In other words, you would have earned a return of 2.04%, having paid S$98 upfront, and receiving S$100 in one year's time.

Should I buy SGS Bonds and T-bills Singapore with my CPF?

The yield on the T-bill Singapore is now higher than the prevailing CPF interest rate. Read our analysis on whether it makes sense to invest in the T-bill Singapore using your CPF.

Also, do note that the use of CPFIS funds for investing in T-bills Singapore is subject to CPF investment guidelines.

You can invest your OA savings after setting aside $20,000 in your OA. And you can invest your SA savings after setting aside $40,000 in your SA.

How do I buy SGS bonds and T-bills Singapore?

These are the upcoming key dates you need to know. You may check the full schedule of upcoming auction here.

IssuanceAuction Date
6-month T-bill Singapore24 November 2022

What you will need for cash application: You can apply through DBS/POSB, OCBC and UOB ATMs and internet banking portal. You will also need an individual CDP account with Direct Crediting Services activated . This allows coupon and principal payments to be credited directly into your bank account.

What you will need for SRS application: You  can apply through the internet banking portal of your SRS Operator (DBS/POSB, OCBC, or UOB).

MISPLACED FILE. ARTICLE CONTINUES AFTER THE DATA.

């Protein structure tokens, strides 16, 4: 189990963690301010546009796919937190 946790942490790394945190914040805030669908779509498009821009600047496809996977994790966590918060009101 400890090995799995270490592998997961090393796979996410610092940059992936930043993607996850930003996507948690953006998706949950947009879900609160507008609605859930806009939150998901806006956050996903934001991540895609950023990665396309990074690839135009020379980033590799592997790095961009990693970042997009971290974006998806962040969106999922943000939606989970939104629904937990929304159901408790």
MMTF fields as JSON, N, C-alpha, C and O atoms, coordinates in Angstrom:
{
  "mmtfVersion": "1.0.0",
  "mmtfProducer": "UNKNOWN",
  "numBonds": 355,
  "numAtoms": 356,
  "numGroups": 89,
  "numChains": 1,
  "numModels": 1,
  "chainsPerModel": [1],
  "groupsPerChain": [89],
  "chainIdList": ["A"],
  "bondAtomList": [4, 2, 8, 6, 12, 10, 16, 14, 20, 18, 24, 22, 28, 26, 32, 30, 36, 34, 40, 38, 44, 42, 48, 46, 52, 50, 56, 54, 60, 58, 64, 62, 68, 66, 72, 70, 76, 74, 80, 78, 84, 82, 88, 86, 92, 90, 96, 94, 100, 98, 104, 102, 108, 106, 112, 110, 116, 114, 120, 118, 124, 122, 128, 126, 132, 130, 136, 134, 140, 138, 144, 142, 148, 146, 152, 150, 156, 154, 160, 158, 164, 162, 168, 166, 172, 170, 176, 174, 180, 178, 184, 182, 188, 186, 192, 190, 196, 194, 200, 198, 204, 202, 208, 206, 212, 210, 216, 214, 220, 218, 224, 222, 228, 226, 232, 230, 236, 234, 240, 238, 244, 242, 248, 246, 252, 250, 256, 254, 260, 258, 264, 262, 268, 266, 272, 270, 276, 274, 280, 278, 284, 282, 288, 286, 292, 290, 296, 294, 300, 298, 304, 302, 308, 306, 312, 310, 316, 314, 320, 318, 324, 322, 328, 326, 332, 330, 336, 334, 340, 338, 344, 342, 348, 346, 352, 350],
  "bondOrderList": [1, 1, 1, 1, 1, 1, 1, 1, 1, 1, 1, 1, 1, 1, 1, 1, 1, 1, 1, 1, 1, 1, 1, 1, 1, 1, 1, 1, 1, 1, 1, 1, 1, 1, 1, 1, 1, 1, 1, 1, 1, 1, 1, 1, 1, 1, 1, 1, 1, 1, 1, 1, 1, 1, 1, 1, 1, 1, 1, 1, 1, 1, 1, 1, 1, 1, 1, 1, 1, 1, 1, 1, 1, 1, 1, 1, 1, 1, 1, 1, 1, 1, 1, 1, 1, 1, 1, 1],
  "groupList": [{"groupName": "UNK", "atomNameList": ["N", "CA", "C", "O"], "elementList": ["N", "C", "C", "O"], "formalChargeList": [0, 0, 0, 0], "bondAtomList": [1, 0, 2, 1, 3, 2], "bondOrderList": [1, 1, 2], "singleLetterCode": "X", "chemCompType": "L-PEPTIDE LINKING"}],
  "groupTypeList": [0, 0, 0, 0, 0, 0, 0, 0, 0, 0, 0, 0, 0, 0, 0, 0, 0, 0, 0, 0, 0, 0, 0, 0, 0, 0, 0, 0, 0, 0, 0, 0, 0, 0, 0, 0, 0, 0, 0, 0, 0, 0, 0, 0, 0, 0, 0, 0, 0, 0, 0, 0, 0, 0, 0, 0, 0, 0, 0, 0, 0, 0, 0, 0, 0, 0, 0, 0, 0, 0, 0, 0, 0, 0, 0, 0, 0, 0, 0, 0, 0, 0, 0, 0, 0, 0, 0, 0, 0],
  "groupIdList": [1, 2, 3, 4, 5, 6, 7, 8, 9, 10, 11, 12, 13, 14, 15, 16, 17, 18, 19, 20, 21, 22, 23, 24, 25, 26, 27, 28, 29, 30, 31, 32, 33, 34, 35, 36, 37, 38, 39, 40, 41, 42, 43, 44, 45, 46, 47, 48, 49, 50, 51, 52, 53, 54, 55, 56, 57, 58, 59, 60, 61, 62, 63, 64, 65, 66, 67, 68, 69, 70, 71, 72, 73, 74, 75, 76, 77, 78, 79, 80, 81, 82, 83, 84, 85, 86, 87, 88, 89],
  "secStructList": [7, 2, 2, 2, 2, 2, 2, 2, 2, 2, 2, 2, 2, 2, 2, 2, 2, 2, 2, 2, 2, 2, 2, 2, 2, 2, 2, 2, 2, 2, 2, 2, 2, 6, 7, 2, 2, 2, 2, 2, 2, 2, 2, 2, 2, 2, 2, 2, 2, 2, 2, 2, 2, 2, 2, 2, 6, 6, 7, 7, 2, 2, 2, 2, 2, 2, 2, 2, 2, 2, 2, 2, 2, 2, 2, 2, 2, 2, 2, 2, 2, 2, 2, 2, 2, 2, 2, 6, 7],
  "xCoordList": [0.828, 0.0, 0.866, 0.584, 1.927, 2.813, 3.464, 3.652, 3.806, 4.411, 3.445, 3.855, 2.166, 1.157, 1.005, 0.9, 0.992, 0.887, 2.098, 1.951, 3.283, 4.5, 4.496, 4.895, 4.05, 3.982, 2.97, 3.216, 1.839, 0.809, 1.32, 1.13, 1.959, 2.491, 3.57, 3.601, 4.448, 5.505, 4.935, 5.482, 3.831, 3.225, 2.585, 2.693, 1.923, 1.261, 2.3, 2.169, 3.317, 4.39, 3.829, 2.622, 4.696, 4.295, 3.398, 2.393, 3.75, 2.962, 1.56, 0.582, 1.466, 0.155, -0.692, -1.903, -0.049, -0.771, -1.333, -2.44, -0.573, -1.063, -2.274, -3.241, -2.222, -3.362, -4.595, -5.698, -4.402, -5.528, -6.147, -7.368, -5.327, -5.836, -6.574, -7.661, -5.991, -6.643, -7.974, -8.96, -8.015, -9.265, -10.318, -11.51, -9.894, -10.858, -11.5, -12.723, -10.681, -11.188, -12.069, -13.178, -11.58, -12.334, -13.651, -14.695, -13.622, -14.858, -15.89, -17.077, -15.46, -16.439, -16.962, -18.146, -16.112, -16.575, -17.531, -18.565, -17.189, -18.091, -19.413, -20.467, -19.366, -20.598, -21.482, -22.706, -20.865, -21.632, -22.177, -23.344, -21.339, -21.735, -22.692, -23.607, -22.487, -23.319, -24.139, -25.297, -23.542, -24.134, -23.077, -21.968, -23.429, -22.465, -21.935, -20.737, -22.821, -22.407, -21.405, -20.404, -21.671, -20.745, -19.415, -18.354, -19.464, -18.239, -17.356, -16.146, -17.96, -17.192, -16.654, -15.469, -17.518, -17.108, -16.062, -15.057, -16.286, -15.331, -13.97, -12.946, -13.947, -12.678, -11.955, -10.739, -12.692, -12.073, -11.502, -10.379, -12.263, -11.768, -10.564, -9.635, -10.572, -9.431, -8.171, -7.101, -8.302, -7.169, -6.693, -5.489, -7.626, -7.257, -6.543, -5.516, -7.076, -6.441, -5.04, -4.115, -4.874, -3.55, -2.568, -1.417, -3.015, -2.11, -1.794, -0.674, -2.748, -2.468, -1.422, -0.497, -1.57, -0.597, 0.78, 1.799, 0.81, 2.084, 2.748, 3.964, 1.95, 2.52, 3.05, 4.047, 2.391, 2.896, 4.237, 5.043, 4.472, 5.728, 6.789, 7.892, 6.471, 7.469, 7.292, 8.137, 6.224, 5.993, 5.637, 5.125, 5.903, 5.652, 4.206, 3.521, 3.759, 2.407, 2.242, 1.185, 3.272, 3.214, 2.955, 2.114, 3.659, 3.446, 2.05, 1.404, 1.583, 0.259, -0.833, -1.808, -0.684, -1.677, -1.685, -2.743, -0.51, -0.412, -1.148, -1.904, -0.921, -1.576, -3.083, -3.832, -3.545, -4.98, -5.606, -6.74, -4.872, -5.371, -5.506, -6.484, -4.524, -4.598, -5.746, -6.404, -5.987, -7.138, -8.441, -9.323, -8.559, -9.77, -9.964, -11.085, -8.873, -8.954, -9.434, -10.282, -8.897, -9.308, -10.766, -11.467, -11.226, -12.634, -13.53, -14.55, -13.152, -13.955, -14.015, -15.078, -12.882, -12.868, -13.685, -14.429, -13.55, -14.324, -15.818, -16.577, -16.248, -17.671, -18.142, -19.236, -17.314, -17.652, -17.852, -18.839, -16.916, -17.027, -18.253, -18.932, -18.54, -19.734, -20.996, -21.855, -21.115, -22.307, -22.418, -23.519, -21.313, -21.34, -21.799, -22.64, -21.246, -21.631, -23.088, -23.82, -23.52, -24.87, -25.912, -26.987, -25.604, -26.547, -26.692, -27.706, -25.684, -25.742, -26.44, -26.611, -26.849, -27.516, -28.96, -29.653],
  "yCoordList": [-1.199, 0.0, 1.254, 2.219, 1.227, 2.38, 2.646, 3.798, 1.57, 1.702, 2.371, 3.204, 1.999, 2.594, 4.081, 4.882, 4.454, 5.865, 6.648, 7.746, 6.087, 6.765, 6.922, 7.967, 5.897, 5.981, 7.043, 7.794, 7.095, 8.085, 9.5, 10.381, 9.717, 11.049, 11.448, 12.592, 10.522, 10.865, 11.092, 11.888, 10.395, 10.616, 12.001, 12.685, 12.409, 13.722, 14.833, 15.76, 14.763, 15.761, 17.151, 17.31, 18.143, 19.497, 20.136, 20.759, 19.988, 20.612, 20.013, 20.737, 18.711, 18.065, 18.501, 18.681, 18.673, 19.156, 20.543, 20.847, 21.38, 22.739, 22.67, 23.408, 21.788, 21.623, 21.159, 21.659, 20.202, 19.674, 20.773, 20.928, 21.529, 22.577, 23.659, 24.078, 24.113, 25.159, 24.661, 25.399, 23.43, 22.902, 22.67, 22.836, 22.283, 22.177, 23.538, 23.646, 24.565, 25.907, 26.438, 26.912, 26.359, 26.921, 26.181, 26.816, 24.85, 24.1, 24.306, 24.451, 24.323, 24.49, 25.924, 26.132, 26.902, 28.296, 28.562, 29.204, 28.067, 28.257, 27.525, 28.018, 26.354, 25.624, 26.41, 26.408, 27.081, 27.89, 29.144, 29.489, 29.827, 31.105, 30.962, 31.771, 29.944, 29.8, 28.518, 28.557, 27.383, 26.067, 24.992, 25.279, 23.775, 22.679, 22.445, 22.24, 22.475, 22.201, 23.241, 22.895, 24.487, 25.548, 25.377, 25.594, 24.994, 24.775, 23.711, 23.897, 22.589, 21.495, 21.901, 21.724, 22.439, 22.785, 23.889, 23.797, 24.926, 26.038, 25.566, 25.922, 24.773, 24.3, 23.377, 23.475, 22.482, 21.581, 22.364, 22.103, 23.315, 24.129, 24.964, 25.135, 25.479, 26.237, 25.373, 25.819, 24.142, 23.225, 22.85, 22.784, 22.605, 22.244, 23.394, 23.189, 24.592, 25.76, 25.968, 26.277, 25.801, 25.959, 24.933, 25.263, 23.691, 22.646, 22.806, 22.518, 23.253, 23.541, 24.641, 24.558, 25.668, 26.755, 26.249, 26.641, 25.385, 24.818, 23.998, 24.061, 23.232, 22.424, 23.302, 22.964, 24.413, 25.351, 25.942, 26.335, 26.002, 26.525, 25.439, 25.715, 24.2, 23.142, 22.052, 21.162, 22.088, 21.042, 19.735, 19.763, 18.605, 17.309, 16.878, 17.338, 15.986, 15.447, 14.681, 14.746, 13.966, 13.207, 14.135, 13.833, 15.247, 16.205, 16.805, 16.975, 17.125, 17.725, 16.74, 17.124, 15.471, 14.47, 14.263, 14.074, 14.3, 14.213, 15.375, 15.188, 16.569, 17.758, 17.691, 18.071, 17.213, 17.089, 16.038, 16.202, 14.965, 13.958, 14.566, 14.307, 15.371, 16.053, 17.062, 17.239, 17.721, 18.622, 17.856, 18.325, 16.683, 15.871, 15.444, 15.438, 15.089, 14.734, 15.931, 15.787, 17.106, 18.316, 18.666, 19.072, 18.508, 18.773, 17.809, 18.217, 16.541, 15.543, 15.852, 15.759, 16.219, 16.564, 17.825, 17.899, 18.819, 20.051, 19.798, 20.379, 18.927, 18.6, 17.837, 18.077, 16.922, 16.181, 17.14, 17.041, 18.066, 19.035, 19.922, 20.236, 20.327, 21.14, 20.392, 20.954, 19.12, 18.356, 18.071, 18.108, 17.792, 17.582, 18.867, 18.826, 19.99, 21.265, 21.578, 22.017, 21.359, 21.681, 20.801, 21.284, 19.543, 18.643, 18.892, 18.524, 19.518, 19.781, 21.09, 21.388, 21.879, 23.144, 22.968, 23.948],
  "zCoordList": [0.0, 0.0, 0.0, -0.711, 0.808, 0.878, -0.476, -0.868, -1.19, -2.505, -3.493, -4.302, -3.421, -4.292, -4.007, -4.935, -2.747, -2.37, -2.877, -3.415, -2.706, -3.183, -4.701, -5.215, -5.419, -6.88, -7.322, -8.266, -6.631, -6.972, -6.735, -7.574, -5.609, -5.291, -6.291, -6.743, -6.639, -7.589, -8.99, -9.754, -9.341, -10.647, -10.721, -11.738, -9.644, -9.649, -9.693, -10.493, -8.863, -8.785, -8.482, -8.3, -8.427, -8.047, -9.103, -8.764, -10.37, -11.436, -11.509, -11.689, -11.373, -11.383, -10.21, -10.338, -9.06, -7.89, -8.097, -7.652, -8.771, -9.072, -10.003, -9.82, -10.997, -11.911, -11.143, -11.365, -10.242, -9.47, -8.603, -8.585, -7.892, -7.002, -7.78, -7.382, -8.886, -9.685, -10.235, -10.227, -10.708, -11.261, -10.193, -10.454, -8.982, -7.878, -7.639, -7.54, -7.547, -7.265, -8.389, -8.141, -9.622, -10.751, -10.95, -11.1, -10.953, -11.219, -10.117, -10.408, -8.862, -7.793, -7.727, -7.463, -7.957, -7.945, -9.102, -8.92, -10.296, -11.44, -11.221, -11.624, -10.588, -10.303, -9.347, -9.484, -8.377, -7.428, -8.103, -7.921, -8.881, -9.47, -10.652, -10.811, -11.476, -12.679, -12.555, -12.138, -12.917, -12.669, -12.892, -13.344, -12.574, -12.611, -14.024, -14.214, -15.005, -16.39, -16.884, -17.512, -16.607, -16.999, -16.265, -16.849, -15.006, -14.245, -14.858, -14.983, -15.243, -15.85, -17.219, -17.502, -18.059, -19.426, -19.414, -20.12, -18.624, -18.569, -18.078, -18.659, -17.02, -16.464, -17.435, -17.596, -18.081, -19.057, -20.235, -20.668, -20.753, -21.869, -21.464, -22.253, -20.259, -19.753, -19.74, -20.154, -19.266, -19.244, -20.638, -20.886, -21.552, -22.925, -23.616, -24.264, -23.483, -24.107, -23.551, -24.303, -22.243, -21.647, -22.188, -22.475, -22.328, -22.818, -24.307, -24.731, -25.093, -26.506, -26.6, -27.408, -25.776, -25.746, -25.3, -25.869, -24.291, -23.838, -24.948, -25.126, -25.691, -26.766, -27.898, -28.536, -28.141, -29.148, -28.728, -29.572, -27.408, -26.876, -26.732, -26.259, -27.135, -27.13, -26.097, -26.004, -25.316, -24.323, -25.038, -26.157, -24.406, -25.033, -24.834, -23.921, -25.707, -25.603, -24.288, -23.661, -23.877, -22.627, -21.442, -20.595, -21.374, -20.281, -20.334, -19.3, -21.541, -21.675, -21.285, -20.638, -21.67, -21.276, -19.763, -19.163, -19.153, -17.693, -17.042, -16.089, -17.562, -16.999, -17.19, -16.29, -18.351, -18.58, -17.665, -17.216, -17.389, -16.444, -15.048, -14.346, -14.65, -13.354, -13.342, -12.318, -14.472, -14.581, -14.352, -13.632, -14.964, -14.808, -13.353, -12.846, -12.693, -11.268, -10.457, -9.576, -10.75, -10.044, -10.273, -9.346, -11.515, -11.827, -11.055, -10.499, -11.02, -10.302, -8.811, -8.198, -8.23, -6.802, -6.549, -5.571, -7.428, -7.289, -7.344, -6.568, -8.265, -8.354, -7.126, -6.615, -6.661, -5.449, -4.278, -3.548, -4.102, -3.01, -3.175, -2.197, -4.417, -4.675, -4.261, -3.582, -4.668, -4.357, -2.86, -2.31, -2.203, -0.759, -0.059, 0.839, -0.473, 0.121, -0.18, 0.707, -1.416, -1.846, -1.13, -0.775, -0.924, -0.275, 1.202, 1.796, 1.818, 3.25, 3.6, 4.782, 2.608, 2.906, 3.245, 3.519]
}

What you will need for CPFIS Application: You will need to submit an application in person at the main branch of your respective CPF Investment Scheme (CPFIS) agent bank (DBS/POSB, OCBC, or UOB). For CPFIS-OA investments, you will need a CPF Investment Account with one of the three CPFIS agent banks (DBS/POSB, OCBC, and UOB). There is no need to open any CPF Investment Account if you wish to invest CPFIS-SA funds.

Applications through ATMs and internet banking may close 1 to 2 business days before the auction, as your bank will need to process the application before the auction closes. Do check with your bank for the exact cut-off time for the different application channels.

The minimum bid amount for SGS bonds and T-bills Singapore is S$1,000. So you need to start by deciding how much you want to invest, in multiples of S$1,000.

For new SGS/T-bill Singapore issues, the full bid amount will be deducted from your account at the point of application. So do make sure you have sufficient funds in the account you are using to apply. 

If your bid is unsuccessful, the money will be refunded into the account used to make the application. The refund will be shown in your account 1-2 business days after the auction day.

How do I know if my subscription is successful?

After an auction closes, you can check the aggregate results of the auction about an hour later on the issuance calendar.

The SGS bonds or T-bills Singapore are issued 3 business days after the results are announced.

If your bid is successful, the securities will be reflected in your respective accounts after the issuance date. 

  • For cash applications: You can check your CDP statement
  • For SRS application: You can check the statements from your SRS Operator (DBS/POSB, OCBC and UOB are SRS operators)
  • For CPFIS-OA application: You can check the CPFIS statement sent by your agent bank (DBS/POSB, OCBC and UOB are CPFIS agent banks)
  • For CPFIS-SA application: You can check your CPF statement